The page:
Interviewer:     I just want to make sure I’m getting the terminology correct here because there is two things, there’s vacuolation of the neuropil and then there’s vacuolation of the pericardium right?


WH:                The pericardium.


Interviewer:     And those are two different things?  So the thing that was being overlooked was the vacuolation of the neuropil, which is called the spongiform change right?  So that no one was paying attention to that.  Were people paying attention to the vacuolation in the neurons?


WH:                Oh yeah, that was the basis for the diagnosis of scrapie.


Interviewer:     Okay.


WH:                [Break in audio—picking up interview in middle of question]… died a couple of years of ago, he had Alzheimer’s disease and he was 90, but he was a great guy.  You could tell him some pretty raunchy jokes and he’d have one to counter it.  He was great.  Gordon and Pattison, they may have been still at Edinburgh when they wrote that paper.  That was one that everybody referred to.


Interviewer:     Right and that was the vacuolation in the neurons –


WH:                Yeah.


Interviewer:     The main feature.  Now what about astrocytosis at that time was that something remarked on?


WH:                No that was completely overlooked.  I think, again, that impressed me when I looked at the goats and it was new to me with all that I read about scrapie, they’d never mentioned it.  Zlotnik, who was always doing his marathon on [unintelligible] and nerve cells.


Interviewer:     What did these people say when you brought the astrocytosis to their attention like Zlotnik or –


WH:                Oh well,  he actually mentioned it then.  I don’t know if whether it was before or after we talked about it, but he mentions it in one of his papers. A later paper… some of his earlier papers in the early ‘60s were all on vacuolation of neurons, of the pericardium, but what everybody missed, and how I got onto it I’m not sure, except that went I went to Compton the USDA gave me a lot of titles of papers, of foreign papers, and some of them were translated from the foreign language.  I’m not sure whether I got the entire paper translated.  I may have, but it was published in 1937 in France, Ivan Bertrand, he was the M.D. neuropathologist.  I have a book down there that he wrote that I was going to use to learn French and two veterinarians –


Interviewer:     Don’t worry – don’t worry about –


WH:                They reported – I was reading the best report on the pathology of scrapie that occurred.  All these other people just had been preoccupied with these neurons with holes in them, Brownlee [?] and way back to when they were first reported by Besnoit and Morel in 1898, but Bertrand pointed out that there was a distinct astrocytosis then.  My feeling is that in neuronal changes you have difficulty separating them from artifact or postmortem change and whatnot and significance might be equivocal, follow them and you got a good astrocytosis.  That was evidence that something was going on.  They were the whistleblower in the neighborhood.   And so that was missed and, of course, Parry missed it until Elizabeth Beck joined up with him.  She was a German neuropathologist working with him at Oxford and got him straightened out on the muscle thing and she reported the astrocytosis I think.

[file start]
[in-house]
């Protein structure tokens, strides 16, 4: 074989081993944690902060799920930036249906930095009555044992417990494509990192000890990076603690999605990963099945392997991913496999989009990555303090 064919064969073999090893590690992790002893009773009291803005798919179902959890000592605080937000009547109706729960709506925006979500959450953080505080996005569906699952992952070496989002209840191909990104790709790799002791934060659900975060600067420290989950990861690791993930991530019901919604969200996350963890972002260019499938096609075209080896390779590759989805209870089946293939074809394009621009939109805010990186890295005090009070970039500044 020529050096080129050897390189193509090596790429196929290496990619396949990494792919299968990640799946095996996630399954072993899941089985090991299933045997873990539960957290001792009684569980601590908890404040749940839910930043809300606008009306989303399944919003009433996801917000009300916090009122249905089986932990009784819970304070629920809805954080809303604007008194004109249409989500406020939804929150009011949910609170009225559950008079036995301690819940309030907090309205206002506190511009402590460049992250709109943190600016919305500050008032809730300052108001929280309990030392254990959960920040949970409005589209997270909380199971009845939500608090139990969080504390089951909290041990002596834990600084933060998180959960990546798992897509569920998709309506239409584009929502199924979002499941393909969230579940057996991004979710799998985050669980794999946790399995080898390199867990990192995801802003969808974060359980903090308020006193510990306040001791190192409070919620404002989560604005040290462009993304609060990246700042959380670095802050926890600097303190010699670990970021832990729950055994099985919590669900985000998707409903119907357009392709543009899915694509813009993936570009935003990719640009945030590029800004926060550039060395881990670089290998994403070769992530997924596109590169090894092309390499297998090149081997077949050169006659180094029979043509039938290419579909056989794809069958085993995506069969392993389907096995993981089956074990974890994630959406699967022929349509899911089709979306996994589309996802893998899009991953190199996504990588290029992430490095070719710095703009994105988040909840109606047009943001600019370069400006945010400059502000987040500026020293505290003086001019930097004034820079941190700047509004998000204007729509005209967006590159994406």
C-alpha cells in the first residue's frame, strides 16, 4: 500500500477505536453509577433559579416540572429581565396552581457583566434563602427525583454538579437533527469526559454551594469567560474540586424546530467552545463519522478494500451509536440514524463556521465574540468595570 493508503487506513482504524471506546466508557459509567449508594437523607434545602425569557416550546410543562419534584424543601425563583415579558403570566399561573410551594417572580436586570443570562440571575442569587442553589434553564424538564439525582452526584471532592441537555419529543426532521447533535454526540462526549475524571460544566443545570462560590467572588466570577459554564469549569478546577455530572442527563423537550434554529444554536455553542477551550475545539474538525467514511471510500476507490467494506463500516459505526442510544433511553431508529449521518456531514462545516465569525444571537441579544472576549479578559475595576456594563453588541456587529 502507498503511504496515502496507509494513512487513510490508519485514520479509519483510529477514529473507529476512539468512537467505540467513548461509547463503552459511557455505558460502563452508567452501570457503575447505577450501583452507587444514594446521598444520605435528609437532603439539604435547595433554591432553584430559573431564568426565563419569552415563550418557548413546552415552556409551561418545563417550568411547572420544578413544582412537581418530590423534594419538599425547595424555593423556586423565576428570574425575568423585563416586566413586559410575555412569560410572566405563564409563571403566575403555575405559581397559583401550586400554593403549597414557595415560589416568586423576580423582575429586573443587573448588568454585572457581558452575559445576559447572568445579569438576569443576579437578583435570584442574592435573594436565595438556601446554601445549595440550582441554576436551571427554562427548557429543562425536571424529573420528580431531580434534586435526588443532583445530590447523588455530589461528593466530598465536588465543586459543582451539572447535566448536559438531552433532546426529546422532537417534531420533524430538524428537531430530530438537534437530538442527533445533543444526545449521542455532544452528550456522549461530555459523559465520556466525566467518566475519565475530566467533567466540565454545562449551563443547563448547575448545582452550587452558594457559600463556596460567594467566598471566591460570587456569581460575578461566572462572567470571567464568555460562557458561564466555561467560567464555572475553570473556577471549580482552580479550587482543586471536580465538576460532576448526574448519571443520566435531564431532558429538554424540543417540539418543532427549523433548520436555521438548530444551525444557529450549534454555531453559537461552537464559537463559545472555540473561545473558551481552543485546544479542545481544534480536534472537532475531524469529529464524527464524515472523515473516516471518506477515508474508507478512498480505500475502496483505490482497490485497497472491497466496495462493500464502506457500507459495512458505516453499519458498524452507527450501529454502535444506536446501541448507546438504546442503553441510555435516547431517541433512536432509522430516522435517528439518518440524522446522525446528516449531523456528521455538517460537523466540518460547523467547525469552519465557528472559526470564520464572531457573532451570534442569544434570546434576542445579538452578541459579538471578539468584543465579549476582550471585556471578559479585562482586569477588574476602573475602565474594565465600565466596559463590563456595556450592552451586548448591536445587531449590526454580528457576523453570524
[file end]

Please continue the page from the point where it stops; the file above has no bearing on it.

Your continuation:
Interviewer:     Did you have the pleasure of working with her?  Like did you know her?


WH:                I knew her, yeah, and we had good rapport. I had good rapport old Herbert Buckler Parry.  You know, he was treated quite unfairly in Britain following the muscle fiasco.  They never let him forget. 


Interviewer:     So he made one critical mistake?


WH:                Yeah and then that was –


Interviewer:     Tell me what the reaction was like.


WH:                Well there were really a couple of reasons.  One was this paper that came out in 19 – what the heck was it ’56? – stating that scrapie myopathy likened to muscular dystrophy.  It’s a hereditary disease to begin with and nothing to do with these nervous system and all these holes you see in nerve cells that’s a lot of nonsense.  It’s all muscle.  Well, that was a blow to the people that had been working on it for years like Pattison and Stan and all of them.  So they’re going to shoot that down in a hurry. Tom Mullin [spelled phonetically] who was a veterinary pathologist from [unintelligible] he was working in Edinburgh when I was at Compton, working up there with Stan, and they put him on the muscle right away and, of course, he showed that you might get some muscle but it’s not the myopathy.  And then the fact that he was so adamant that it was an out and out hereditary disease, had nothing to do with a transmissible agent.  And the stuff you produce experimentally, that’s different, and I don’t think he ever had a chance to review the data we had to see how we might respond, because we weren’t working on experimental – the experimental disease.  These were naturally infected sheep. This was what we found and it was transmissible to mice as far as the agent and we didn’t find lesions in muscle.  So – but he had the confidence of all the Suffolk breeders so he had a lot of information and I don’t know how it’s viewed today.  I think – oh I don’t how he pardoned the name of James but he was always called James Parry, H.B. Parry, James Parry, but his idea of it being a hereditary disease at least drew attention to the importance to the genetic background of the animal in reference to its susceptibility and that’s the way it’s looked upon now.  Of course Dickinson, Alan Dickinson he would be one to be right there to tear him apart and that’s way Alan – I haven’t seen Alan for a while but yeah that’s the way Alan is.